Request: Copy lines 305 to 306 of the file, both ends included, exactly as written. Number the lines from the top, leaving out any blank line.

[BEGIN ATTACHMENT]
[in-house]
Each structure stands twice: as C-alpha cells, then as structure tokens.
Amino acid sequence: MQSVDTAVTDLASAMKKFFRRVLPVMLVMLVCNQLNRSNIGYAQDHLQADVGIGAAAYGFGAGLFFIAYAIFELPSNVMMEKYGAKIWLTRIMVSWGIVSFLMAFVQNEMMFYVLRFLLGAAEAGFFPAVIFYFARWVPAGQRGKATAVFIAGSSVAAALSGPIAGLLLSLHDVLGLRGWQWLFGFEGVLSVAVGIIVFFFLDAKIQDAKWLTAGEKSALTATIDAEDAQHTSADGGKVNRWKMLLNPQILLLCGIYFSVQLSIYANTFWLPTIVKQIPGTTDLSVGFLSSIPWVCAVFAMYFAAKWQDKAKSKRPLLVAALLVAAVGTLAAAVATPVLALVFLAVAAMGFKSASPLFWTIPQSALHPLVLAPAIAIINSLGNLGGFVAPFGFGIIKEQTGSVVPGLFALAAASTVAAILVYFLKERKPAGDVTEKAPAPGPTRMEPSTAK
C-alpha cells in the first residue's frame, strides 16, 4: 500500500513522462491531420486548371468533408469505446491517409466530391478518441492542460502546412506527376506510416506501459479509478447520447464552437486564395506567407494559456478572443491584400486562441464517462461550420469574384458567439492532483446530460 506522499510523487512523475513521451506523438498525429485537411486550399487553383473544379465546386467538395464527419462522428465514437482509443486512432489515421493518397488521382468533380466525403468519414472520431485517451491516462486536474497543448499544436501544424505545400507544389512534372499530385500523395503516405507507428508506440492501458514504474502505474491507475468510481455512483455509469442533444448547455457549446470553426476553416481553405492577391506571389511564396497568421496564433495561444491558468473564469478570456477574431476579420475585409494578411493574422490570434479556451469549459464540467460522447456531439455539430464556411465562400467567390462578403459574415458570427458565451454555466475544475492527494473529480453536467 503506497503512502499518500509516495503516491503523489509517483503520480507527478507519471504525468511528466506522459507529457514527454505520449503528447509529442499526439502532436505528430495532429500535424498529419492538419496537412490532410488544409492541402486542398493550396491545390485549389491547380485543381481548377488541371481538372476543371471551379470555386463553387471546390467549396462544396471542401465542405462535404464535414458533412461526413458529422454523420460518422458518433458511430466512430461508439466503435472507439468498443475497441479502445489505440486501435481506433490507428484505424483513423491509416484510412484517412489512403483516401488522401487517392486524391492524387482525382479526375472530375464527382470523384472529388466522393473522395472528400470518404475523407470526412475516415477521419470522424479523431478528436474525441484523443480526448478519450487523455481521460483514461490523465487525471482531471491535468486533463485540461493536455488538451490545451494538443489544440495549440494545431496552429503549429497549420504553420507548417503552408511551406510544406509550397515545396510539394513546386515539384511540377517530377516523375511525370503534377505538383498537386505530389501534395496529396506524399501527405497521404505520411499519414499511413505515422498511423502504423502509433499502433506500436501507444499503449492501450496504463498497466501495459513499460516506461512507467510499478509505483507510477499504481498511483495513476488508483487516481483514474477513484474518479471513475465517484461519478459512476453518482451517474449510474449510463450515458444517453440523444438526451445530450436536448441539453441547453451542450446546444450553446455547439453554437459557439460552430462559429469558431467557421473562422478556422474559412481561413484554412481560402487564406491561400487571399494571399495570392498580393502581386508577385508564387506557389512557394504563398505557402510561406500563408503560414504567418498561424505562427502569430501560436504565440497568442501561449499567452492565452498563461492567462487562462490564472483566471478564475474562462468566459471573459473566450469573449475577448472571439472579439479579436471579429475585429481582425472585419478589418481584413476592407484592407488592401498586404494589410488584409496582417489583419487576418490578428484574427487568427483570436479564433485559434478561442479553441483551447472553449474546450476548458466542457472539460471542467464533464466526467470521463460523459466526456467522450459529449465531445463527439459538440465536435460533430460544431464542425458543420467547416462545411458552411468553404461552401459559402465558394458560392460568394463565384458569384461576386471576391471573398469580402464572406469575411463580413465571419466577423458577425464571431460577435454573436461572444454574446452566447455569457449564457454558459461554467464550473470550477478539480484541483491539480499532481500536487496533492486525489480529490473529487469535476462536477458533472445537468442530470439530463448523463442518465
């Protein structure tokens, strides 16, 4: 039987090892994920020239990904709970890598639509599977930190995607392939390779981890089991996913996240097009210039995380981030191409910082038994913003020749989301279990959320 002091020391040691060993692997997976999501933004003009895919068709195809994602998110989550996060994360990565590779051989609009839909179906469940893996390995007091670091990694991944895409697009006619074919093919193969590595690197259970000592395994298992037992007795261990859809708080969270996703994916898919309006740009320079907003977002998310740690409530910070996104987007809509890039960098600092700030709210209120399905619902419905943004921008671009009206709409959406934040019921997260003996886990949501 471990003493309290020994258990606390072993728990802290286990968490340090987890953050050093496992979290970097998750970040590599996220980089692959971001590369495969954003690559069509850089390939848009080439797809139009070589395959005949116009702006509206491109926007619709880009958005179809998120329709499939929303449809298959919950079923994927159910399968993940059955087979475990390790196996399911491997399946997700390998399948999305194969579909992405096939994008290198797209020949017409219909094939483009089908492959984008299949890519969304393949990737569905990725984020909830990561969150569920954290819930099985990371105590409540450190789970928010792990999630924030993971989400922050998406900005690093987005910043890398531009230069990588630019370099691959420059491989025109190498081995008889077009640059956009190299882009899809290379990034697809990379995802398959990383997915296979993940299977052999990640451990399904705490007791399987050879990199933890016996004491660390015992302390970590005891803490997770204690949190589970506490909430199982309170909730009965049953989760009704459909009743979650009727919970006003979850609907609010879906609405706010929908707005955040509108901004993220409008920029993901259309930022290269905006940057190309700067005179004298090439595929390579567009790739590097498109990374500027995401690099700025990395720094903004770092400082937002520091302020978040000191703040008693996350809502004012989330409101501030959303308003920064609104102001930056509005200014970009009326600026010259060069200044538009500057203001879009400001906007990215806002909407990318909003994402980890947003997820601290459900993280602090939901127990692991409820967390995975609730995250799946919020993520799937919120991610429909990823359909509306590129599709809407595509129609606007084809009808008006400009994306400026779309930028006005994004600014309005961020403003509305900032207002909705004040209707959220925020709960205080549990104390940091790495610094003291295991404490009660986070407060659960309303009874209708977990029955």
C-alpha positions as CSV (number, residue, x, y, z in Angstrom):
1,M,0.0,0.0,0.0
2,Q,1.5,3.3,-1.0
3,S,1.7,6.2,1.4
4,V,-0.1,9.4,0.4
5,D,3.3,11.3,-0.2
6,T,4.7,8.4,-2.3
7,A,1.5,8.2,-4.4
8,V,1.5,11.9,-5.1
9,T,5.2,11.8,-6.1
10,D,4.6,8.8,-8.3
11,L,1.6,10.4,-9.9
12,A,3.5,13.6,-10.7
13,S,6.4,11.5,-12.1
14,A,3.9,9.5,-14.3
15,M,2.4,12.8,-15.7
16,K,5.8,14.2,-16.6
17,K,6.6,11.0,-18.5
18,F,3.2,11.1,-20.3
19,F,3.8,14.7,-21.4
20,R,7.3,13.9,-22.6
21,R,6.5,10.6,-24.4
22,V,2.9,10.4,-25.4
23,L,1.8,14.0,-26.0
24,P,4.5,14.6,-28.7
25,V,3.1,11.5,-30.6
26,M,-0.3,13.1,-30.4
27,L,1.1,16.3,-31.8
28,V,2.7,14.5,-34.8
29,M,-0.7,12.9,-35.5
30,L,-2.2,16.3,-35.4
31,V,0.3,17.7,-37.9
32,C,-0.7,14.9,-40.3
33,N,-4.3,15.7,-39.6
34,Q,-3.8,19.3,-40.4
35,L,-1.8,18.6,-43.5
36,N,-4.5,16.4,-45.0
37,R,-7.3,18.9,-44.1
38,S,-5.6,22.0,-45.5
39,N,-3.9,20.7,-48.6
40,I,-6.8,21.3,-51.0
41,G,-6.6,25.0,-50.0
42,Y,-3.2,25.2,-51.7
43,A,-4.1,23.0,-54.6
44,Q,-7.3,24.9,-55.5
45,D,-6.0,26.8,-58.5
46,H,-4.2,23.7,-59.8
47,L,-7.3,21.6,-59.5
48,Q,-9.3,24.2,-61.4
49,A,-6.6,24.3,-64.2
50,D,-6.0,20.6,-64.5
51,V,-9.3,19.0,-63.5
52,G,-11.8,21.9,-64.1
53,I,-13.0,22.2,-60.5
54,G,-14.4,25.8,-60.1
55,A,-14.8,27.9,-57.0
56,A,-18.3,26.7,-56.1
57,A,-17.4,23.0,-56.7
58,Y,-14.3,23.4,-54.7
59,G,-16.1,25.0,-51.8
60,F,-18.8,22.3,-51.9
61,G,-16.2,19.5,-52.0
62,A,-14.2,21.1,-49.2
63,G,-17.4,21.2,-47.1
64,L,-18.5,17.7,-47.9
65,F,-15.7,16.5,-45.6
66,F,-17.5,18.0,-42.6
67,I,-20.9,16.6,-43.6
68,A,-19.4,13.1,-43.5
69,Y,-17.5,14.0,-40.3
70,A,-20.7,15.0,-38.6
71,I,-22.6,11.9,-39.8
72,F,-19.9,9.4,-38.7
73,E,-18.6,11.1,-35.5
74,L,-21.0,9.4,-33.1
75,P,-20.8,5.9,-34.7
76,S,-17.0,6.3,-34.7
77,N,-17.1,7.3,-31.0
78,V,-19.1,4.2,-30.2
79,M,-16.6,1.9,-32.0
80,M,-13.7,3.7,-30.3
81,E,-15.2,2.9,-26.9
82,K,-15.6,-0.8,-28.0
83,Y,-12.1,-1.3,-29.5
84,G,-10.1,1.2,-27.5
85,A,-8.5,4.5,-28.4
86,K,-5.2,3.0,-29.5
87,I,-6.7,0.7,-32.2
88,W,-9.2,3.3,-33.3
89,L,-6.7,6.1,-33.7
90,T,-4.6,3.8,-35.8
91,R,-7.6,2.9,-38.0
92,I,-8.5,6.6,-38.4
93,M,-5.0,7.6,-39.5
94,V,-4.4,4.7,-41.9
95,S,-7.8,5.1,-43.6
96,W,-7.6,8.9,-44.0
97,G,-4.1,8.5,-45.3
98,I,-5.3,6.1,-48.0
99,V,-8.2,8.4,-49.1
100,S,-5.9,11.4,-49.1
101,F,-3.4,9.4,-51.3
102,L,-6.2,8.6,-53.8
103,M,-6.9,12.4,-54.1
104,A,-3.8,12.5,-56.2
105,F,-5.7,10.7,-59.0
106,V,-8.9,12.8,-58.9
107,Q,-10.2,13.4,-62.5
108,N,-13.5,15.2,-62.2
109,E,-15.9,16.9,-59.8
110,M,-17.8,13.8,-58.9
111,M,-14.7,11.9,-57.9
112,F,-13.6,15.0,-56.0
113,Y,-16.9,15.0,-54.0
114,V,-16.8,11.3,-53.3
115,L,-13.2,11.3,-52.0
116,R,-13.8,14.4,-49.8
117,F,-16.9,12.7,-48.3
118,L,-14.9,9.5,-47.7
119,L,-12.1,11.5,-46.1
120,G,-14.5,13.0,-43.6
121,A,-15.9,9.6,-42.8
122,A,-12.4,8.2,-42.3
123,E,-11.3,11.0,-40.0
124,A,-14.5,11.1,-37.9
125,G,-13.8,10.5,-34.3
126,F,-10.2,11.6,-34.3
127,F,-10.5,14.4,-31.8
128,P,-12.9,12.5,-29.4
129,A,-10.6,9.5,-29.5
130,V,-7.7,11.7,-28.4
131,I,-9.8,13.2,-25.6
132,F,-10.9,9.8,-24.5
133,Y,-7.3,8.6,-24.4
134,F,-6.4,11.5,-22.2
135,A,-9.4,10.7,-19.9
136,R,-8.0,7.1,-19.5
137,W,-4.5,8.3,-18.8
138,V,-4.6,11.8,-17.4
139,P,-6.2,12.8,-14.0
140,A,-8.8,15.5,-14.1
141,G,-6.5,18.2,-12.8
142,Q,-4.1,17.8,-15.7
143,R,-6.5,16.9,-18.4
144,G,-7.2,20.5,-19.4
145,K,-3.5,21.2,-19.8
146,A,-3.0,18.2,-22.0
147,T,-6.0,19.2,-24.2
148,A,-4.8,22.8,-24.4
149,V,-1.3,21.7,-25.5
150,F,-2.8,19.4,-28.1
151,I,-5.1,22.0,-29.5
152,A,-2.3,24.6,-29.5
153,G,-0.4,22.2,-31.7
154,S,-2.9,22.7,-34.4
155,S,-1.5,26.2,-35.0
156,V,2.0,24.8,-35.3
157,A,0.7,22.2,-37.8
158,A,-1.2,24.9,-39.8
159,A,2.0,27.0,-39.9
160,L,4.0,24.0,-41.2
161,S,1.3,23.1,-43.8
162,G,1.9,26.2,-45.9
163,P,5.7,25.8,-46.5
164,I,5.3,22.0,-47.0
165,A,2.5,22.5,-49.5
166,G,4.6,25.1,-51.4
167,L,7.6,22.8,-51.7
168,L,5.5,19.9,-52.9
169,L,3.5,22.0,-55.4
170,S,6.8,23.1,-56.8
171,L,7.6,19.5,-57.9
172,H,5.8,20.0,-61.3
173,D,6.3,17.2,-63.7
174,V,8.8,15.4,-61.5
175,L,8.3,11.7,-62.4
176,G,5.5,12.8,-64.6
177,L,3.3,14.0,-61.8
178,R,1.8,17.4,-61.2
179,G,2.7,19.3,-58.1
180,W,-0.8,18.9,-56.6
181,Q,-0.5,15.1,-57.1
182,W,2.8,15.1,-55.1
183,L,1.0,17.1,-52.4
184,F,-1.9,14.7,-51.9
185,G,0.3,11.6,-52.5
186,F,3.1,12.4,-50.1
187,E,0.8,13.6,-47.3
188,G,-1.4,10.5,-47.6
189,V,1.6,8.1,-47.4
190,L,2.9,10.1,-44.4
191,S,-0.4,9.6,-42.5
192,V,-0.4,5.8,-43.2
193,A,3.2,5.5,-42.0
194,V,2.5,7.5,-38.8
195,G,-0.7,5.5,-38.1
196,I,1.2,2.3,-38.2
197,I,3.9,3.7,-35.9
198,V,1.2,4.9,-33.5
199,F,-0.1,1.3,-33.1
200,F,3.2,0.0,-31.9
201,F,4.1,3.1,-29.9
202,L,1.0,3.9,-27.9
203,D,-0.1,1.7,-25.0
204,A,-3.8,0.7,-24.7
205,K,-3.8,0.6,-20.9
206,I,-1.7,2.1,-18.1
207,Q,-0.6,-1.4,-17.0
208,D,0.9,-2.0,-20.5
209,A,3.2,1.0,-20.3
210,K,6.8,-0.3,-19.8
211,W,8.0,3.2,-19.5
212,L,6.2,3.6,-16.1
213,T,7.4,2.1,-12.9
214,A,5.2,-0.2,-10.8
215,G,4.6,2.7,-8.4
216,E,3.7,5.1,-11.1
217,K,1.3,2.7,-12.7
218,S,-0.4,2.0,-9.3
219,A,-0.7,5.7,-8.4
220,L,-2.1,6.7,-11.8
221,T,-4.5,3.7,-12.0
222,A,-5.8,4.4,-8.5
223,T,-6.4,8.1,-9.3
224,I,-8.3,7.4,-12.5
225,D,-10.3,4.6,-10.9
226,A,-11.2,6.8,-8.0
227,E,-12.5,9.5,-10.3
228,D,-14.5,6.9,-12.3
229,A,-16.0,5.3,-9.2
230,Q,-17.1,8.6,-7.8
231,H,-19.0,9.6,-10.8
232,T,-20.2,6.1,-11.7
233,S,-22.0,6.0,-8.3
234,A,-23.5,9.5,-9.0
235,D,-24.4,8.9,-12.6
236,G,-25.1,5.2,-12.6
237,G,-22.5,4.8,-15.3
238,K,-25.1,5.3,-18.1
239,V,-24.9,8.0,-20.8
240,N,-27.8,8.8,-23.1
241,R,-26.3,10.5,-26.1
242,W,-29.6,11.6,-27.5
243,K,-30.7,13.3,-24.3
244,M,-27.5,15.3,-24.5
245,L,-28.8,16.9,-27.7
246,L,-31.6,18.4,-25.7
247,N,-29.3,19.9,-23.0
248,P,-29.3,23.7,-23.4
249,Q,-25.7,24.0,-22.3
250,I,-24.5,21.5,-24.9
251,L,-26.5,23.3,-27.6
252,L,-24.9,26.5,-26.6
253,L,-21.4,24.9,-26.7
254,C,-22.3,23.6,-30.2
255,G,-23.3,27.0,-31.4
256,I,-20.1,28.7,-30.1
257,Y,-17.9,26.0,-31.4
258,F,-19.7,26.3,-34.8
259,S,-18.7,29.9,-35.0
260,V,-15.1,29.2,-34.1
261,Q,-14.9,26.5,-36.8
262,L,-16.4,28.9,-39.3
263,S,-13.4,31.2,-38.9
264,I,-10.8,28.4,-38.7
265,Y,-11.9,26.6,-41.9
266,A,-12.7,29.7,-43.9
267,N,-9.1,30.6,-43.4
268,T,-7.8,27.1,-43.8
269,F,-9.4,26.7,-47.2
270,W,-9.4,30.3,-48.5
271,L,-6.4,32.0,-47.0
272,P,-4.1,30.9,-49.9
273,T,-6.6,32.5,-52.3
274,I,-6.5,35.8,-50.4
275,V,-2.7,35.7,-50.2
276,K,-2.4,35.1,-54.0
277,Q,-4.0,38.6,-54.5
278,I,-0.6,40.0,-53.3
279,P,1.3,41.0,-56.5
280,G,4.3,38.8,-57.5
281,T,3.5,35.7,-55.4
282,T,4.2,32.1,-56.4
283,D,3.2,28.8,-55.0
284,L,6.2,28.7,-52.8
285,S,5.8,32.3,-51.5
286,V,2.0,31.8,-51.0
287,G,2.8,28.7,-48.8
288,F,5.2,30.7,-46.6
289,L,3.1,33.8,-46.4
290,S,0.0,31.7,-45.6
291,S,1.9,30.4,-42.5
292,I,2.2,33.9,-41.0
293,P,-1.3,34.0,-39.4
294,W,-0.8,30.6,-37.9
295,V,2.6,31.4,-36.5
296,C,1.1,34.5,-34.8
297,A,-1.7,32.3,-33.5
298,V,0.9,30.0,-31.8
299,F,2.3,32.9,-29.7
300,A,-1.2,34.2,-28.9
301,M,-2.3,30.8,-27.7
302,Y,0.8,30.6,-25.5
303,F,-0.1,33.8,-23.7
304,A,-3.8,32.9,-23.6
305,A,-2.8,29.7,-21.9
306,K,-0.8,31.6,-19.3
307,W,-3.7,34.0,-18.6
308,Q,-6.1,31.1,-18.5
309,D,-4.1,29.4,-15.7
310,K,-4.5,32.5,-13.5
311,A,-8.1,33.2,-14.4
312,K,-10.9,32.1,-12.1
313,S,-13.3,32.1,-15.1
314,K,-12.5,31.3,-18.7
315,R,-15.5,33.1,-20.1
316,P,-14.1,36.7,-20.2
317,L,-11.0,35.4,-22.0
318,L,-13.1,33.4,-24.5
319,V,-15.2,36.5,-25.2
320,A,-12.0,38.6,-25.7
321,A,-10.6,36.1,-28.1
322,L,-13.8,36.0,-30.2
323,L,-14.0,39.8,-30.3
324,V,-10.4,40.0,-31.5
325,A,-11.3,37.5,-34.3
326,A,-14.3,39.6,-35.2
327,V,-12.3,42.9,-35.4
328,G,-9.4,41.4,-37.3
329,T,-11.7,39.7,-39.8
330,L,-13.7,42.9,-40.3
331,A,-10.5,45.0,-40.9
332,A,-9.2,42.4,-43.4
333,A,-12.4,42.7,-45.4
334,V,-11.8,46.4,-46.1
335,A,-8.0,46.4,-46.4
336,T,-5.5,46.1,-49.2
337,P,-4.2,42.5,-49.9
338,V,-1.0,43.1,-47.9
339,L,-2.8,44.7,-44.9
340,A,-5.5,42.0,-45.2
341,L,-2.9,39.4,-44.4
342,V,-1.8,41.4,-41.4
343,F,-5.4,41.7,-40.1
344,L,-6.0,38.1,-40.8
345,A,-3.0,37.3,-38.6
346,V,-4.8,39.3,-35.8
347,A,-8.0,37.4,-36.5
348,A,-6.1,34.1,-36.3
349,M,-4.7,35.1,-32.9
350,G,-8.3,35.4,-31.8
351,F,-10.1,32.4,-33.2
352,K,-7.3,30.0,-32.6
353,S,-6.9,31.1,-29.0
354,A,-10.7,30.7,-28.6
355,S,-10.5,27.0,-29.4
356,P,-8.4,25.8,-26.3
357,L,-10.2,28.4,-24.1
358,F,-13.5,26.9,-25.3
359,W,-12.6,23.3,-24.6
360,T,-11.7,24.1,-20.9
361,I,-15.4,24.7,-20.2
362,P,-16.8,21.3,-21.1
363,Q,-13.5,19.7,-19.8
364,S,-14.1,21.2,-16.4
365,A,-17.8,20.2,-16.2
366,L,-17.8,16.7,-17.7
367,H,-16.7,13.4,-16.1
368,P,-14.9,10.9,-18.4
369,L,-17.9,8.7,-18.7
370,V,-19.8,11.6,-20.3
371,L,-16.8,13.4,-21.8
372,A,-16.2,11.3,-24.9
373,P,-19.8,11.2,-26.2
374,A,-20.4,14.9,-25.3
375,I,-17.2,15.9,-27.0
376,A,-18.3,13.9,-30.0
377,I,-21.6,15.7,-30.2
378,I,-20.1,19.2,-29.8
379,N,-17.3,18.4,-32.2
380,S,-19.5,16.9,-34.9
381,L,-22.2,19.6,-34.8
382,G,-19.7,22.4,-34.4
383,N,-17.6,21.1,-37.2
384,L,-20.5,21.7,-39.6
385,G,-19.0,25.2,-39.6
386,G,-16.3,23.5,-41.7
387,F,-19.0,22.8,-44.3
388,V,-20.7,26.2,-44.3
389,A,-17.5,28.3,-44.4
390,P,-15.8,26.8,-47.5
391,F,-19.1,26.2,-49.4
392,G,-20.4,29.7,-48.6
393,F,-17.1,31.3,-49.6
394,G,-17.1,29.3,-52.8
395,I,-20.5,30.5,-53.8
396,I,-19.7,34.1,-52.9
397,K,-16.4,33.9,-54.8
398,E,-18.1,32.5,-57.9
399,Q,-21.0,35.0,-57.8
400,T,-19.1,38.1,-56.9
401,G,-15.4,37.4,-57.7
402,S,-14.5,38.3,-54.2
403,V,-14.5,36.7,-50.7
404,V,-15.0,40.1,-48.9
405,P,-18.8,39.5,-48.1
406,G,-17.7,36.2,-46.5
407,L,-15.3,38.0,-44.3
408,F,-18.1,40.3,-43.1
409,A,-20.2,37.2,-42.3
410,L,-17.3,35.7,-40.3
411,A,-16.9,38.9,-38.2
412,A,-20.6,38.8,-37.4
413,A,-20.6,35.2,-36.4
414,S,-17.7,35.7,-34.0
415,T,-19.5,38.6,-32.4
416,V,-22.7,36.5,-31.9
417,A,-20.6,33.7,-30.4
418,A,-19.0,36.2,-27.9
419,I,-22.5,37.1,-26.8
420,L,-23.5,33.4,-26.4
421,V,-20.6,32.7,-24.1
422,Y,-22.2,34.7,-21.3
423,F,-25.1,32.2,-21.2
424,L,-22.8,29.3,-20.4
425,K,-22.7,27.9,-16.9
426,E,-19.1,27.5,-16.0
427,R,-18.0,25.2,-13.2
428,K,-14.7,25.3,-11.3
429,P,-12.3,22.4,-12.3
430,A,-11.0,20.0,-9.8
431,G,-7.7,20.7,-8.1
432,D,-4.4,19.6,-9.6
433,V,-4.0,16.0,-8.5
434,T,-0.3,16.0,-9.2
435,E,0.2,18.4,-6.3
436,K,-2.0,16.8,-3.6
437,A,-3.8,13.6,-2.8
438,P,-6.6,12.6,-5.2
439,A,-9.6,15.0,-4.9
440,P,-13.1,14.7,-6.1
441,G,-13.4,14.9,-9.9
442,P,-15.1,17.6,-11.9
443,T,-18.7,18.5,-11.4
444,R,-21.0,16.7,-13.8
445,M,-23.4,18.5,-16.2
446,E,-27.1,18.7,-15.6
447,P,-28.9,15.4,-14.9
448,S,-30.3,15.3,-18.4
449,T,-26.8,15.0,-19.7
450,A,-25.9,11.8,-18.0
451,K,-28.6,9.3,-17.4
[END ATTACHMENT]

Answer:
299,F,2.3,32.9,-29.7
300,A,-1.2,34.2,-28.9